24 september 2013

Markus Schulz: What I've learnt about dance music

With a production career that spans well over a decade, six (soon to be seven) studio albums under two aliases and at touring history that’s taken him around the world and back more than once, there’s no doubting Markus Schulz’s dance music credentials. From his days – or seven years, in fact – as a resident at an otherwise unnotable club in Arizona to his headliner-level status in 2013, Schulz has experienced just about everything aspect of dance music. Not to mention his other job as the head of his label Coldharbour Recordings, his collaborative work with Ferry Corsten as New World Punx and his duties hosting the weekly radio show Global DJ Broadcast.

So it was good news for Australian Markus Schulz fans when Future Music Festival announced they’d be bringing the trance don out as part of their blockbuster 2104 bill. To celebrate the impending tour, we asked the scene statesman to talk us through what he’s learnt about dance music over the course of his very busy career. From starting out as a producer to touring, working with others and more, Schulz has plenty of valuable advice. We’ll let him take it from here.

Carve out your own identity

“When I was first starting out, there was a circle of DJs that I was hanging out with who were really into making music as well. We would all share our music and challenge each other, as well as going to each other’s shows and listening to each other spin. I think it’s very important to just be open-minded and surround yourself with other passionate people, because then you grow as a producer and your ideals and philosophies begin to grow.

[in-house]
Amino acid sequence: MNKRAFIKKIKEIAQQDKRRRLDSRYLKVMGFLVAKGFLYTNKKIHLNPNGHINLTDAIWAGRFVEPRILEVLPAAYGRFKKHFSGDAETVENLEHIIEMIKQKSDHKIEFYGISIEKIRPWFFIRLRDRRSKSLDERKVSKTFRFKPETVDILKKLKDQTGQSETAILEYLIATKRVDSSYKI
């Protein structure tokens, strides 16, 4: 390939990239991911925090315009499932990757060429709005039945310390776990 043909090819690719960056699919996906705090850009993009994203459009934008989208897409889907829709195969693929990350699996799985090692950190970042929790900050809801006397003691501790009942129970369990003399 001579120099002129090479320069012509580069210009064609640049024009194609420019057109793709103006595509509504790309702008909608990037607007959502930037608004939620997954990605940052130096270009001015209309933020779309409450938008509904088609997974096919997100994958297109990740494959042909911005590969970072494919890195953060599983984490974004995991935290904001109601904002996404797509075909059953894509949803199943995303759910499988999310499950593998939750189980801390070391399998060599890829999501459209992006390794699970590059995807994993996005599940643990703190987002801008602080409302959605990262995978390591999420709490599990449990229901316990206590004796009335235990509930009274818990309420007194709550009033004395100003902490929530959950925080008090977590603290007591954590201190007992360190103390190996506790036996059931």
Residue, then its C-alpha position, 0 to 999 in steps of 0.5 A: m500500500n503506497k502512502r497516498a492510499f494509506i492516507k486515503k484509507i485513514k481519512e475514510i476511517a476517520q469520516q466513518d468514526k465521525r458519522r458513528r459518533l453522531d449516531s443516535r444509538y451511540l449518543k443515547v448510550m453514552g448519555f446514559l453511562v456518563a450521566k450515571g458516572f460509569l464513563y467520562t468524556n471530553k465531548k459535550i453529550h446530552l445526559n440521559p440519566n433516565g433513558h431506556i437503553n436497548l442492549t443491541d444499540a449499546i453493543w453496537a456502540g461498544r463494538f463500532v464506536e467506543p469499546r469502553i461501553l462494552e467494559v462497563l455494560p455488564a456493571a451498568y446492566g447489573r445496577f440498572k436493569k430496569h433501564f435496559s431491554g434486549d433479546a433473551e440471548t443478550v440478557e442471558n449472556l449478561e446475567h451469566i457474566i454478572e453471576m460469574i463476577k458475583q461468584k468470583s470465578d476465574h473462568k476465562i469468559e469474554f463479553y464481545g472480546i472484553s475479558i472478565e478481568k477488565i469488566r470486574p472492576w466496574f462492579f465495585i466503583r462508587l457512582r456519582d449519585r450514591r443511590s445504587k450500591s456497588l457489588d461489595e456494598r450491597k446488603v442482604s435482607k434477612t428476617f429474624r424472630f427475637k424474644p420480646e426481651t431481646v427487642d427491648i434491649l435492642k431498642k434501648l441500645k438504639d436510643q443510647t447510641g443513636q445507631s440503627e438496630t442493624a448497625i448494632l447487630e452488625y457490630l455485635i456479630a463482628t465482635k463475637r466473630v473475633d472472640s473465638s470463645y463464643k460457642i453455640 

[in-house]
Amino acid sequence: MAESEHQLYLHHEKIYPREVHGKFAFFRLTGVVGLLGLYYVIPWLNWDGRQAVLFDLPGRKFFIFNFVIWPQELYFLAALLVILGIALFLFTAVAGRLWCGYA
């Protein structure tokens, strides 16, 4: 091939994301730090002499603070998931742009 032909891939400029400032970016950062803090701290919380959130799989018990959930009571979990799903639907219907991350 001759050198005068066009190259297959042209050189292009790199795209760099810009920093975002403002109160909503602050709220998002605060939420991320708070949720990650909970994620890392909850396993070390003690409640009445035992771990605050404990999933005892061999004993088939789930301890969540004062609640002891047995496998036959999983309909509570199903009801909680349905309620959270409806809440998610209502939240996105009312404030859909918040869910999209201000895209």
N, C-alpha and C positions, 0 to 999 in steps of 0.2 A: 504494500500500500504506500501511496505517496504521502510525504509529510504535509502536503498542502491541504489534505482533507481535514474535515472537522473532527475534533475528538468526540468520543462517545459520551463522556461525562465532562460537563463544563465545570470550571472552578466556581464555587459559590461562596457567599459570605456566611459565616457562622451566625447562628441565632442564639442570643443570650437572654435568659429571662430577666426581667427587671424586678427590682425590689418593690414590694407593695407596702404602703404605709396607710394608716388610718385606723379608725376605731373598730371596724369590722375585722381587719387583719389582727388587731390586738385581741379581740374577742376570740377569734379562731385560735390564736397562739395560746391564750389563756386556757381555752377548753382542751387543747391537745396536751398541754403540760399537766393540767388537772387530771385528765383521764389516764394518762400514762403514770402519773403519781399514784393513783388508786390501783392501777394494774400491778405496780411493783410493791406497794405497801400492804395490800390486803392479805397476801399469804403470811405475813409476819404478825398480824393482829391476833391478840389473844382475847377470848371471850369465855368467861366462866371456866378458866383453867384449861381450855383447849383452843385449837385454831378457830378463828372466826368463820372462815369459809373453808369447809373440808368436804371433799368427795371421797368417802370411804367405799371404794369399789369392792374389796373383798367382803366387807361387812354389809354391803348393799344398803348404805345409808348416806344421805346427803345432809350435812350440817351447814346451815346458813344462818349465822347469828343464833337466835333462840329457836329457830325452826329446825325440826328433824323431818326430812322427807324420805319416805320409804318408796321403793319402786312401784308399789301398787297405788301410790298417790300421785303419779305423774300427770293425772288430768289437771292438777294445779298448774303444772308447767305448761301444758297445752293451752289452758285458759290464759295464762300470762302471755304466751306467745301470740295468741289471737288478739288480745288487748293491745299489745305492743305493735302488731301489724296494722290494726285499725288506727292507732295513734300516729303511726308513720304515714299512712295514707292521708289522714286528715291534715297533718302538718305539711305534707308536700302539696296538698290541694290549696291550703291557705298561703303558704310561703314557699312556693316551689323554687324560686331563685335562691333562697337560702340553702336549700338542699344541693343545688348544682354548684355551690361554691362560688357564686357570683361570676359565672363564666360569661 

But I also think it’s very important is to start to carve out your own identity. Don’t just do what everyone else is doing, do it your own way. That was probably one of the most important things when I was coming up – when the supersaw in tech-trance was huge and I came along with this dark, kind of alternative sound to trance. It was still the beautiful melodies, but it was a lot darker. So I stood out and grew my own fan base that way. There’s a lesson in that.”

Patience is a virtue

“I think about this a lot: the one thing I wish I knew back when I was starting out was just to be patient. I know that sometimes when you’re starting off, you’re in such a hurry to break through – but you have to enjoy the journey. I now miss the days of the residencies, and going in and playing for the same people week in, week out and creating a community of friends. That’s why I love doing long sets now, because it reminds me of when I first started and I would go in before the doors opened, set up the DJ booth, the doors would open and I would play until the very end. I miss those days. So I think the important thing to remember is to enjoy the journey and don’t be in such a rush to get anywhere.”

It pays to be part of the community

“The production values of today are much better than back when I was starting out and there’s a reason for that. When I was coming up, there weren’t forums, there wasn’t YouTube, where now you can jump online and pretty quickly learn how to do something. If you can’t figure out how to make a certain rift, now days, you can go to YouTube and watch a tutorial on how to make that rift.
I always wished I could be a fly on the wall sometimes in other people’s studio. Because I think it’s very important to do a lot of research and now days, the internet makes that a lot easier to do. Back when I was coming up, it was a lot of trial and error. Making a track took sometimes months because you were trying different things and you would have to road test it to see how it fared live, and maybe go back to the drawing board if it didn’t move people.
When you’re starting out, you should absolutely be showing your work to your peers. Share the ideas. It’s about a community. The reason dance music is so big right now is not because of one person, it’s because a whole community has come together to identify with this music. I think this music is for sharing. Ideas are for sharing. Be part of the forums, be part of the online production community and share your ideas. The experience of being around other people is crucial.”